Nadvi founded Dar-ul-Mosannefeen (Academy of Authors), also known as the Shibli Academy, at Azamgarh. The first book published there was Ard-ul-Quran (2 volumes).[1]

Emigration to Pakistan and death[edit]

One of Sulaiman Nadvi's biographers writes,"He is scholarly and objective in his treatment of history, which appeals more to the mind than to the heart. "[1]

In June 1950 (after the partition of India), Nadvi moved to Pakistan and settled in Karachi. He was appointed Chairman of Taleemat-e-Islami Board to advise on the Islamic aspects of Pakistan's constitution. He died on 22 November 1953 in Karachi at the age of 69.[5]

Literary work[edit]

The following is a list of some of the most famous works of Hazrat Syed Sulaiman Nadvi.

  • Sirat-un-Nabi (Life of the Prophet) by first Shibli Nomani, the teacher of Sulaiman Nadvi. Shibli started writing this book, which was later finished by Sulaiman Nadvi after Shibli's death in 1914[1]
  • Ardh al-Quran
  • Seerat-e-Aisha
  • Durûs-ul-Adab
  • Khutbat-e-Madras
  • Rahmat-e-Aalam[5]
  • Naqûsh-e-Sulaimân
  • Hayât Imâm Mâlik
  • Ahl-us-Sunnah-wal-Jamâ'ah[5]
  • Yâd-e-Raftagân[6]
  • Barîd Farang
  • Seir-e-Afghânistân
  • Maqâlât-e-Sulaimân
  • Khayyam (about the contributions of Omar Khayyam, published in 1933)[1]
  • Hayat-e-Shibli (1943)[6]

English translation of his book include:

  • Fundamental principles of an Islamic state (Karachi, Jamaat-e-Islami, 195?)
  • Sovereignty of Allah (Karachi, Maktabat-al-Sharq, 1953)
  • Brief life of the blessed prophet (Lucknow, M.S. Siddiqi, 196?)
  • Indo-Arab relations (Hyderabad, India, Institute of Indo-Middle East Cultural Studies, 1962)
  • The education of Hindus under Muslim rule (Karachi, Academy of Educational Research, All Pakistan Educational Conference, 1963)
  • Human rights and obligations, in the light of the Korʼan and Hadith (Dacca, S.M. Zahirullah Nadvi, 1966)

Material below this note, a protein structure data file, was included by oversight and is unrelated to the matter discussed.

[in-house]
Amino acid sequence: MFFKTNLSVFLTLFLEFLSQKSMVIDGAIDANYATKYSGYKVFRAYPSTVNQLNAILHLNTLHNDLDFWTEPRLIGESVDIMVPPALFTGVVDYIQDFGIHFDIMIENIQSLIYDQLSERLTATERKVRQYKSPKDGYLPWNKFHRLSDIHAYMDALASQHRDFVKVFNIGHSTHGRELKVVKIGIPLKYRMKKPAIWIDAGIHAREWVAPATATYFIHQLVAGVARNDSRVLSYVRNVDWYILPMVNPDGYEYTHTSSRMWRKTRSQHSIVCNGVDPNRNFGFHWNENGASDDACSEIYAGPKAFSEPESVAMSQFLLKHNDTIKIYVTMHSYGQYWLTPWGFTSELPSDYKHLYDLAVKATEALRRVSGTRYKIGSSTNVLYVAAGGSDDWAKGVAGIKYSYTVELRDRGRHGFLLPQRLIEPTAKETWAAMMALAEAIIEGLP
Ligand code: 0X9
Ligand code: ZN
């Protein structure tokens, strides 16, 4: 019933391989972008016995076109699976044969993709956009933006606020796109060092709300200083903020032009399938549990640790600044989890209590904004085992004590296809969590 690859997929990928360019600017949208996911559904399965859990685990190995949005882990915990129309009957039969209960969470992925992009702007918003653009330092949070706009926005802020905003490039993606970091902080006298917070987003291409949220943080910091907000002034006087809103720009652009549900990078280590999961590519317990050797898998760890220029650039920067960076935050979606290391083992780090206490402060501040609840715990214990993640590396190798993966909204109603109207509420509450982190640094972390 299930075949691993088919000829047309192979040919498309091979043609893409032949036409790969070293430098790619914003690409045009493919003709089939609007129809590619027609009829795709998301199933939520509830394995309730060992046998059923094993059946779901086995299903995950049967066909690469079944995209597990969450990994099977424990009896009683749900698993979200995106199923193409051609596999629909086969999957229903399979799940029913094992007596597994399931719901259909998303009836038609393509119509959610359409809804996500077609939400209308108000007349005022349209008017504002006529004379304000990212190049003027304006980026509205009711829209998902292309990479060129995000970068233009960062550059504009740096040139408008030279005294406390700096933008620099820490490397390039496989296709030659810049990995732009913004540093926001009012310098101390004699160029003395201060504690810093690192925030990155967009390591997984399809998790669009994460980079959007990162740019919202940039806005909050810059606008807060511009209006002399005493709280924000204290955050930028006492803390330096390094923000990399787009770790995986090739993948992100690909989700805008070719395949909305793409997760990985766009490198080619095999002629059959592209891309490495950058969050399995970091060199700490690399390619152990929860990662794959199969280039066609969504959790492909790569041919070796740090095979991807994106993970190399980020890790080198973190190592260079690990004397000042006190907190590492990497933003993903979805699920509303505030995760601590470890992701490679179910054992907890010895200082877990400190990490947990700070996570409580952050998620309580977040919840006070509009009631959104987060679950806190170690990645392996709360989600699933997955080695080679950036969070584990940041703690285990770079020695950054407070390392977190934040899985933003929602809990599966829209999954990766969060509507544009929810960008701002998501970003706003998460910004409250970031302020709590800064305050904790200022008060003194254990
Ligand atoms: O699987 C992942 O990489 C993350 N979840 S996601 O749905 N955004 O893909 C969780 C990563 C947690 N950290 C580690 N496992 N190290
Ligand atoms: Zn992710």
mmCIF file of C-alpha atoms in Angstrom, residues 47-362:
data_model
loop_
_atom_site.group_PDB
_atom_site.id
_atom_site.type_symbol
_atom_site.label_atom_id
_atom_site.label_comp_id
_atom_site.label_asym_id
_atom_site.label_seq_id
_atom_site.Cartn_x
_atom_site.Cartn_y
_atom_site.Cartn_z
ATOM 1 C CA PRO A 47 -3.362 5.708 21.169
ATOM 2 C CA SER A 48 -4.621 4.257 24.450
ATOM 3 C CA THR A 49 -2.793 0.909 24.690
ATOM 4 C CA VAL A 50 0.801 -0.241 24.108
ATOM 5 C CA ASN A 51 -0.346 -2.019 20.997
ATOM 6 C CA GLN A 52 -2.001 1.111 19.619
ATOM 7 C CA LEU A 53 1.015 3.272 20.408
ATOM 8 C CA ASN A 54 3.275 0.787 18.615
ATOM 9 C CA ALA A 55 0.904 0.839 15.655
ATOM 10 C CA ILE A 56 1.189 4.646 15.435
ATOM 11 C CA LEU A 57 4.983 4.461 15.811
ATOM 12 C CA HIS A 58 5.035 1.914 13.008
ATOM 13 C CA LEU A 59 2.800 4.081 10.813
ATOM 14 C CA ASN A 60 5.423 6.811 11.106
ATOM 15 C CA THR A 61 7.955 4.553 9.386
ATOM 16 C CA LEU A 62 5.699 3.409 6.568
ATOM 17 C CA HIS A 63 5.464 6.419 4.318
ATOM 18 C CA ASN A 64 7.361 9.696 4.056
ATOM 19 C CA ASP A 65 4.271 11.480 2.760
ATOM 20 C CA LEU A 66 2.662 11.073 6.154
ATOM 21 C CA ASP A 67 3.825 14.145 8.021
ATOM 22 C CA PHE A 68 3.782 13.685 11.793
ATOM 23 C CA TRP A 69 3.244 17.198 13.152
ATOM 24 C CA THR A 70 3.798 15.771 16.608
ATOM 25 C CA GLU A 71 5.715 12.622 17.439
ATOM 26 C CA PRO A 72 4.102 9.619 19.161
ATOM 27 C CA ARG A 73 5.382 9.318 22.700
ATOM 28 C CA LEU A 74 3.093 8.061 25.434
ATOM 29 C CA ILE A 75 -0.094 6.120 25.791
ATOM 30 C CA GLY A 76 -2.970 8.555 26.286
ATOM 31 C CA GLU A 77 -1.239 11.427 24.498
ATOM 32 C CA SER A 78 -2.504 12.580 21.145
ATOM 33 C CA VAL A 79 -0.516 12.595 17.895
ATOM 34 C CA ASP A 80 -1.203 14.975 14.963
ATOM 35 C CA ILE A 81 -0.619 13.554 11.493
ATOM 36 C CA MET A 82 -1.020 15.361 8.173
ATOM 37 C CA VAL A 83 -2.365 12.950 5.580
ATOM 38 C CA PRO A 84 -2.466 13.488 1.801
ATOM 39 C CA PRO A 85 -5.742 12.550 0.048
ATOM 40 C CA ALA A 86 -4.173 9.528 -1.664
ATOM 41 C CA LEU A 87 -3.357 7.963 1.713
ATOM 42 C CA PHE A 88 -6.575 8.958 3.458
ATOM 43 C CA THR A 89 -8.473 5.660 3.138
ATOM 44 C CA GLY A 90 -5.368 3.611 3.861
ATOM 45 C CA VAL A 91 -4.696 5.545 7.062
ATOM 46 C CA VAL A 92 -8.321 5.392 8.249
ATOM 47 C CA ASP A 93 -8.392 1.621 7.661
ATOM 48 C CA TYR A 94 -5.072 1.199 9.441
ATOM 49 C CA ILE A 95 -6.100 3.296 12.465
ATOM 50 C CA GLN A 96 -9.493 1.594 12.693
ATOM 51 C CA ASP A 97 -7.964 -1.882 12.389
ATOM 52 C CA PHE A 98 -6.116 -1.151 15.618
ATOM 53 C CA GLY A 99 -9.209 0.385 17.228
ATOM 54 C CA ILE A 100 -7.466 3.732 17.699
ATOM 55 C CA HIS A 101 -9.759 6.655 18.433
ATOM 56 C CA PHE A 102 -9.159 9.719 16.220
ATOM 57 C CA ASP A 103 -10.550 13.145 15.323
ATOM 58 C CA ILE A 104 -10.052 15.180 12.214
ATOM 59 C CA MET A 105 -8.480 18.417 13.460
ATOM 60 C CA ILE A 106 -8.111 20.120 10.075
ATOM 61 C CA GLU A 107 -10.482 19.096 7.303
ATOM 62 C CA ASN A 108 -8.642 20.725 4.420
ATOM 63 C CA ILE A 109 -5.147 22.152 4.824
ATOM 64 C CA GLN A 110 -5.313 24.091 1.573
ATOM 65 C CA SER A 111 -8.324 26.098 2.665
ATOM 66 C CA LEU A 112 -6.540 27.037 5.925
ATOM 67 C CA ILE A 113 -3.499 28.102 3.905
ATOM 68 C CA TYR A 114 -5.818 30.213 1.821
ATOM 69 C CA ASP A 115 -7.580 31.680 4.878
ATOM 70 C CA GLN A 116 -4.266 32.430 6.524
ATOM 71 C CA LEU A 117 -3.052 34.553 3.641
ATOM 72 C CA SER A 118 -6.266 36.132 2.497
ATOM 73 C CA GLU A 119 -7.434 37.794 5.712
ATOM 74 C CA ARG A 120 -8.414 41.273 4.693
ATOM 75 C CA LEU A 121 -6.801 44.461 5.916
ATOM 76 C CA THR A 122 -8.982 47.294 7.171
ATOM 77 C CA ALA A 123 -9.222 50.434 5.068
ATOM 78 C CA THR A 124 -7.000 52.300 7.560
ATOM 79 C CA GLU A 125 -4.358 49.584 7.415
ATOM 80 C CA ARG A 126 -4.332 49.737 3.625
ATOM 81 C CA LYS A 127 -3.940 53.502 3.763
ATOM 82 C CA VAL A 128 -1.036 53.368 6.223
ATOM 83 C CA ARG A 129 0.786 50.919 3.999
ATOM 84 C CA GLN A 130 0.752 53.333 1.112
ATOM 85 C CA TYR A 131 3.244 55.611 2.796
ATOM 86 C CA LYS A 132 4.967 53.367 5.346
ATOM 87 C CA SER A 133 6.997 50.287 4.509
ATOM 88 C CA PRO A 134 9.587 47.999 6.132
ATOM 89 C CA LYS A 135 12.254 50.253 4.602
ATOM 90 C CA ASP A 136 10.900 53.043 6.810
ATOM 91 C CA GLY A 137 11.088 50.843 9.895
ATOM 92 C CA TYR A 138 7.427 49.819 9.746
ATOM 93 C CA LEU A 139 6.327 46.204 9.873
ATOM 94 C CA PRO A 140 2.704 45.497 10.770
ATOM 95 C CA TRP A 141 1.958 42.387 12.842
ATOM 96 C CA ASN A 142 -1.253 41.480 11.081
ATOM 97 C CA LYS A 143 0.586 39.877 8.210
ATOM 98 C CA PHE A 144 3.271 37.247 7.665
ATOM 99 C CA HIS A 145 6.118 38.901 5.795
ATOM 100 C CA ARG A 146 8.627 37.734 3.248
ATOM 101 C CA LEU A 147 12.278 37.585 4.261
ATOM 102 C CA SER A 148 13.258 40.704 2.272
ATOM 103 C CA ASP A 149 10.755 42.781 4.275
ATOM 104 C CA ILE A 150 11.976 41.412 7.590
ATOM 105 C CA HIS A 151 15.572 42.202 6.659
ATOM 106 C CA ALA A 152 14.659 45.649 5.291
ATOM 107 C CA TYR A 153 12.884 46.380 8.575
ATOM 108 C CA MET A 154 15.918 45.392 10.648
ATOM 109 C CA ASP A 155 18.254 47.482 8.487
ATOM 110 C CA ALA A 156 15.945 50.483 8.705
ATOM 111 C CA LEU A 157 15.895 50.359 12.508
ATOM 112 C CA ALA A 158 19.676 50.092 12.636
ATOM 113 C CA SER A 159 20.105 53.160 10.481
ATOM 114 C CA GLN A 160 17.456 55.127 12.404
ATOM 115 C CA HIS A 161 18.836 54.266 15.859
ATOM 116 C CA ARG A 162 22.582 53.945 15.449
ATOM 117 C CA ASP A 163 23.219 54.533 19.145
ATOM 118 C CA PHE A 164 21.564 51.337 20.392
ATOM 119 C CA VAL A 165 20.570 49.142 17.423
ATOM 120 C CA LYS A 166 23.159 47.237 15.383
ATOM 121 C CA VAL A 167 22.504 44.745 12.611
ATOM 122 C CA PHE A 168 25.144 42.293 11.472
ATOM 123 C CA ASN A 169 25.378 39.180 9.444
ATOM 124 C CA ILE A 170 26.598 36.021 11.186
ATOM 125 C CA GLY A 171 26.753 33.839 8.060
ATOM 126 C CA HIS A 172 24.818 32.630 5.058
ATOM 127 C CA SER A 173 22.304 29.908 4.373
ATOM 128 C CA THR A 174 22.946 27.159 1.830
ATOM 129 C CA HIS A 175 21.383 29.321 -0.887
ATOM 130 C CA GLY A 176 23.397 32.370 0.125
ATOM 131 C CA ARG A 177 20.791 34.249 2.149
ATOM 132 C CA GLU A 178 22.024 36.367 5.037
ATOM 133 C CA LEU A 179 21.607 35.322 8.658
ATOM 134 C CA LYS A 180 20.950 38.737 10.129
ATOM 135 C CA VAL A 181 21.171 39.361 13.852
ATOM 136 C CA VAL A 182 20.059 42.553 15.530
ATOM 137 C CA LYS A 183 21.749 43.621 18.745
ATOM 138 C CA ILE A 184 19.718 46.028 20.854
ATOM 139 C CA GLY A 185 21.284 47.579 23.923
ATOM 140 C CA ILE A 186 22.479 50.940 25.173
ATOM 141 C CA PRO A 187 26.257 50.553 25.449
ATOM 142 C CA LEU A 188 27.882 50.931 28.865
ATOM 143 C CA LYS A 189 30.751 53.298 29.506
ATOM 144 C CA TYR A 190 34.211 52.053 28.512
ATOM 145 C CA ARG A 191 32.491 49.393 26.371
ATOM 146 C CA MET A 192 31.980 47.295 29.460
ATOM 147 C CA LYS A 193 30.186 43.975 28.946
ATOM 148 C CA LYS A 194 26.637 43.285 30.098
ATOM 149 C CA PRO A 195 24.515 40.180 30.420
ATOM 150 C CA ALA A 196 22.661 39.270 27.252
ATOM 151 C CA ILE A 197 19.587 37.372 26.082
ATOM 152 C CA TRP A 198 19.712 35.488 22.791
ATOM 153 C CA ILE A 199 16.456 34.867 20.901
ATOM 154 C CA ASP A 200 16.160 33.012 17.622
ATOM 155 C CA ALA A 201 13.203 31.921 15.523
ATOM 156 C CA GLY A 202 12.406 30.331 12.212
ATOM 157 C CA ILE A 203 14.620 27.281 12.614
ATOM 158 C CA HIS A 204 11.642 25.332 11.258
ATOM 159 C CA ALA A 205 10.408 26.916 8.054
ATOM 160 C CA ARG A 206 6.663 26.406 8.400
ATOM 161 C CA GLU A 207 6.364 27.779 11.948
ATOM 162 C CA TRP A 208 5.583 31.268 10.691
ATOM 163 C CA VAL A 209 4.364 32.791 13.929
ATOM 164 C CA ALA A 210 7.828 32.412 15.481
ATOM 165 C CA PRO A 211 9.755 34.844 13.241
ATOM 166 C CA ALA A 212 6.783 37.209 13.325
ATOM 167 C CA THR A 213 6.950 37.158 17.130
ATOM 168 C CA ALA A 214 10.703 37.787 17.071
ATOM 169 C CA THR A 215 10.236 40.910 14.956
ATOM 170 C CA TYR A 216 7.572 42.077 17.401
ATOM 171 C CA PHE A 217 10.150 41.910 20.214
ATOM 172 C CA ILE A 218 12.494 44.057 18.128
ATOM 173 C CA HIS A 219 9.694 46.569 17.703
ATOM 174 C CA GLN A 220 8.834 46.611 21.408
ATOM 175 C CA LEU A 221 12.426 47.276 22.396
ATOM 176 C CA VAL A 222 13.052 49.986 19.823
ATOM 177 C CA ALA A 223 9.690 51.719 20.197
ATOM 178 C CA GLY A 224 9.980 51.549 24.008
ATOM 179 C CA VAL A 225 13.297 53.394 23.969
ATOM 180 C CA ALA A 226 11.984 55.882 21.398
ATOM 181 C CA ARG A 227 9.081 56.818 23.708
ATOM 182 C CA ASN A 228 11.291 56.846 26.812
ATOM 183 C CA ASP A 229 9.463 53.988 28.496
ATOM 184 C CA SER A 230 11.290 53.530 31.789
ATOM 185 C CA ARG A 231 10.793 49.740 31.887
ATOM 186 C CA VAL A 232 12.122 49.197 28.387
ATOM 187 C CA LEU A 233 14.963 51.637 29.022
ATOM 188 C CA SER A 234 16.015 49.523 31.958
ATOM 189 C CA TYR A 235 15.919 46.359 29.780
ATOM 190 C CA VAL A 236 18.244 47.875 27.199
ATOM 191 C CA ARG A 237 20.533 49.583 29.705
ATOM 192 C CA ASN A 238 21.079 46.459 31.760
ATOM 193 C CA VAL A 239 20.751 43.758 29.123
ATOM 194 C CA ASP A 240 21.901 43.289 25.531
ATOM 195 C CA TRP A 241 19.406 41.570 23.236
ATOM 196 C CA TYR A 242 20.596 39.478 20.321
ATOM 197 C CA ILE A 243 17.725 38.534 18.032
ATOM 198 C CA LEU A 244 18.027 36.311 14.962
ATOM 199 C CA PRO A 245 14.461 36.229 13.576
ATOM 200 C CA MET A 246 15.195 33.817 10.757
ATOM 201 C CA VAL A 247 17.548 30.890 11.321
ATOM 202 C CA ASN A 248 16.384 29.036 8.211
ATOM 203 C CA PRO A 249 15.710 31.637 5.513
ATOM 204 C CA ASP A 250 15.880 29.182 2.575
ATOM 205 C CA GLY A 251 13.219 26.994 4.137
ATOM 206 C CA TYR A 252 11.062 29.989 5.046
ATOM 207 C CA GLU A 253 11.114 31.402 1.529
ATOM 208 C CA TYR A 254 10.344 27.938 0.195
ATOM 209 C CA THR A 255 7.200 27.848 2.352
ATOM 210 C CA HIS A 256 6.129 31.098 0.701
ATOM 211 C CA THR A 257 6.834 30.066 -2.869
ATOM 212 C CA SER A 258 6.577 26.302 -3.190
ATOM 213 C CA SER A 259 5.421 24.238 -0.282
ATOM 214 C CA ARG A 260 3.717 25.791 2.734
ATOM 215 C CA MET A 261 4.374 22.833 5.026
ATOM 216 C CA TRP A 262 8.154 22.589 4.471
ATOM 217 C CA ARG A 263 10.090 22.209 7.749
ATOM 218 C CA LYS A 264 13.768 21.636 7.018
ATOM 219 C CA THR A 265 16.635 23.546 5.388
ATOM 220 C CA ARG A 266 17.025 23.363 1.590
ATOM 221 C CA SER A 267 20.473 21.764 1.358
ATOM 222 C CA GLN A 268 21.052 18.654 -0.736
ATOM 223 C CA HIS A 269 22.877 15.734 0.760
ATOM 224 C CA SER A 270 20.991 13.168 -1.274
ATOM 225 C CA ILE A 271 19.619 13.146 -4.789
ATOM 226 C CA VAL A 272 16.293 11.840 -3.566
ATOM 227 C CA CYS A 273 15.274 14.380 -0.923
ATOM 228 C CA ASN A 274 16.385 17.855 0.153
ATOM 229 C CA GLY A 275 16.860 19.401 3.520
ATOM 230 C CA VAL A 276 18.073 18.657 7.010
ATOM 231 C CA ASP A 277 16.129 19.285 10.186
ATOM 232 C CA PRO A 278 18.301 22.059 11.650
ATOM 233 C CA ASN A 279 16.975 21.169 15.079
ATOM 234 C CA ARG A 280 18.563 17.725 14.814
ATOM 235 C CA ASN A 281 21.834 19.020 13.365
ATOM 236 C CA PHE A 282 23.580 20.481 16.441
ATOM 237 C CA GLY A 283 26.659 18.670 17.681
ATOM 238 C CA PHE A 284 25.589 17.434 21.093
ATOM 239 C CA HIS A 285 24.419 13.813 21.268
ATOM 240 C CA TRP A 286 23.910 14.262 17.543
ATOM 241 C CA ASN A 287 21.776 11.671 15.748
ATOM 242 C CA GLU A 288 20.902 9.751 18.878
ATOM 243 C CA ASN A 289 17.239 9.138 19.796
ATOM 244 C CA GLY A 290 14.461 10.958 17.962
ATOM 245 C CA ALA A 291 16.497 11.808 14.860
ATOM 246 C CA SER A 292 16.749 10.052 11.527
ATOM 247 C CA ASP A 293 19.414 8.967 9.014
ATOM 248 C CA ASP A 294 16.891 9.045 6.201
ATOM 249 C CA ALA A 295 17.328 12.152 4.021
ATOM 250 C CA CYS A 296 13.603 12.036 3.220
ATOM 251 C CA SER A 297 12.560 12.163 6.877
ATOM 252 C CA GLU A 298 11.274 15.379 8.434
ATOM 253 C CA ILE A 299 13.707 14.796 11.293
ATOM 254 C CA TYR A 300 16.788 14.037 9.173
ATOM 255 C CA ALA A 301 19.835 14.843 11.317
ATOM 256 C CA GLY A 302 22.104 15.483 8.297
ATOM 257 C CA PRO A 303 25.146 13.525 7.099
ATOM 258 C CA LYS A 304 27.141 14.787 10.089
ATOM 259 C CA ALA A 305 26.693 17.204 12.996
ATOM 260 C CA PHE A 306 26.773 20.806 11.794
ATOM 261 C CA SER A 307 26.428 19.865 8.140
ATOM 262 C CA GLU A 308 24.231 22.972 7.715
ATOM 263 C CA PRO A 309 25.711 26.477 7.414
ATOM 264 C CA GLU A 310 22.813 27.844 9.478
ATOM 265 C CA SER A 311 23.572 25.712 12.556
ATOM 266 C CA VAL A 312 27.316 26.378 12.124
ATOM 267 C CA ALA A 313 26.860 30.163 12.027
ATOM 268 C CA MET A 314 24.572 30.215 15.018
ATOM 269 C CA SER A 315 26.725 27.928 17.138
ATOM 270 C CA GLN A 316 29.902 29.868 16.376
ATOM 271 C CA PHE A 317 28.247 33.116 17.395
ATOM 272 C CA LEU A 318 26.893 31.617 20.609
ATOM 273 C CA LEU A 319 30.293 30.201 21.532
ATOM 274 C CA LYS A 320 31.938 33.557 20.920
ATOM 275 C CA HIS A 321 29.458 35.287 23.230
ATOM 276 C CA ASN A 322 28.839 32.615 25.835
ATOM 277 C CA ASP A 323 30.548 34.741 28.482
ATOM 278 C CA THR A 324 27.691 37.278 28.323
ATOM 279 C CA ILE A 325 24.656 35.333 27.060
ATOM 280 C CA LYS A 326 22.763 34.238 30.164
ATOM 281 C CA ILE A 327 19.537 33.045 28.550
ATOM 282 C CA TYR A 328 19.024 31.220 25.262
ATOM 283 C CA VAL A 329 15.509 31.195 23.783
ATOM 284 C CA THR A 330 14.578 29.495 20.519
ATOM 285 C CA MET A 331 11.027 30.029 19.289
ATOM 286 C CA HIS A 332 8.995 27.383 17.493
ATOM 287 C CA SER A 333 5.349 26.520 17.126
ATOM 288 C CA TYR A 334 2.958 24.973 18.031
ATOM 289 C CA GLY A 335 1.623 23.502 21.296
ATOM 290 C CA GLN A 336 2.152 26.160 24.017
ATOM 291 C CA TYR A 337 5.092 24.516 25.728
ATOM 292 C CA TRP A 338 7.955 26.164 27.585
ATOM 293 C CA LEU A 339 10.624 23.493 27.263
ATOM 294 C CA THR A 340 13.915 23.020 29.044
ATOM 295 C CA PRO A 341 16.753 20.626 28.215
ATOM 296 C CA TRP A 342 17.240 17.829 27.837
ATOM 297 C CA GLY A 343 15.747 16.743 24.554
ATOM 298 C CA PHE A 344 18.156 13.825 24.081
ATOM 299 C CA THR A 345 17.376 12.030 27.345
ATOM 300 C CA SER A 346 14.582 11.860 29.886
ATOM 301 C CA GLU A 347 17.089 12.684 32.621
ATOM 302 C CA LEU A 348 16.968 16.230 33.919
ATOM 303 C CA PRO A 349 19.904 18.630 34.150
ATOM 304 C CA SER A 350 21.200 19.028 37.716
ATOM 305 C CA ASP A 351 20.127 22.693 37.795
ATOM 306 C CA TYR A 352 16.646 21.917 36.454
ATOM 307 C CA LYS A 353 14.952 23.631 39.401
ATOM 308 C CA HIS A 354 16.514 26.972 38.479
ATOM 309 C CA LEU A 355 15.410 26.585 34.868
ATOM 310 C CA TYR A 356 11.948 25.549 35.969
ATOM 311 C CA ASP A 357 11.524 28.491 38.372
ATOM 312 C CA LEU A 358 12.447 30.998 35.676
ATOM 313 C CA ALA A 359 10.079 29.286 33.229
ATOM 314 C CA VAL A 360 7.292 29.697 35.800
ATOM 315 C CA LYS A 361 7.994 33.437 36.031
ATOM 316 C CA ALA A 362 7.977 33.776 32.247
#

• The Arab navigation (Lahore, Sh. Muhammad Ashraf, 1966)
  • A comparative study of Islam & other religions (Lahore, Sh. Muhammad Ashraf, 1977)
  • Hadhrat Ayesha Siddiqa : her life and works (Safat, Kuwait, Islamic Book Publishers, 1986)
  • Muhammad, the ideal prophet (Islamabad, Dawah Academy, International Islamic University, 1989)
  • Heroic deeds of Muslim women (Islamabad, Dawah Academy, International Islamic University, 1990)
  • A geographical history of the Qurʼan (Lahore, Sh. Muhammad Ashraf, 1992)

See also[edit]

References[edit]

  1. ^ a b c d e f g h i j http://shibliacademy.org/founders/Syed_Sulaiman_Nadvi, Profile of Sulaiman Nadvi on shibliacademy.org website, Published 23 March 2009, Retrieved 20 Dec 2016
  2. ^ Syed Sulaiman aur Tibb Unani by Hakim Syed Zillur Rahman, Mutallae Sulaimani, Edited by Prof. Masoodur Rahman Khan Nadvi and Dr. Mohd. Hassan Khan, Darul Uloom, Tajul Masajid, Bhopal, 1986, p. 285-293
  3. ^ Syed Sulaiman Aur Tibb Unani by Hakim Syed Zillur Rahman, Akhbar-ul-Tibb, Karachi, Pakistan, Nov. 1987, p. 9-12
  4. ^ "Myths about Urdu". DAWN. Retrieved 2009-11-26.
  5. ^ a b c http://khanqahashrafiya.blogspot.com/search/label/Allama%20Hazrat%20Saiyid%20Sulaiman%20Nadvi%20r.a, Profile and graveside monument of Sulaiman Nadvi in Karachi, Pakistan, Retrieved 20 Dec 2016
  6. ^ a b http://www.salaam.co.uk/knowledge/biography/viewentry.php?id=1630, Brief profile of Sulaiman Nadvi on salaam.co.uk website, Retrieved 20 Dec 2016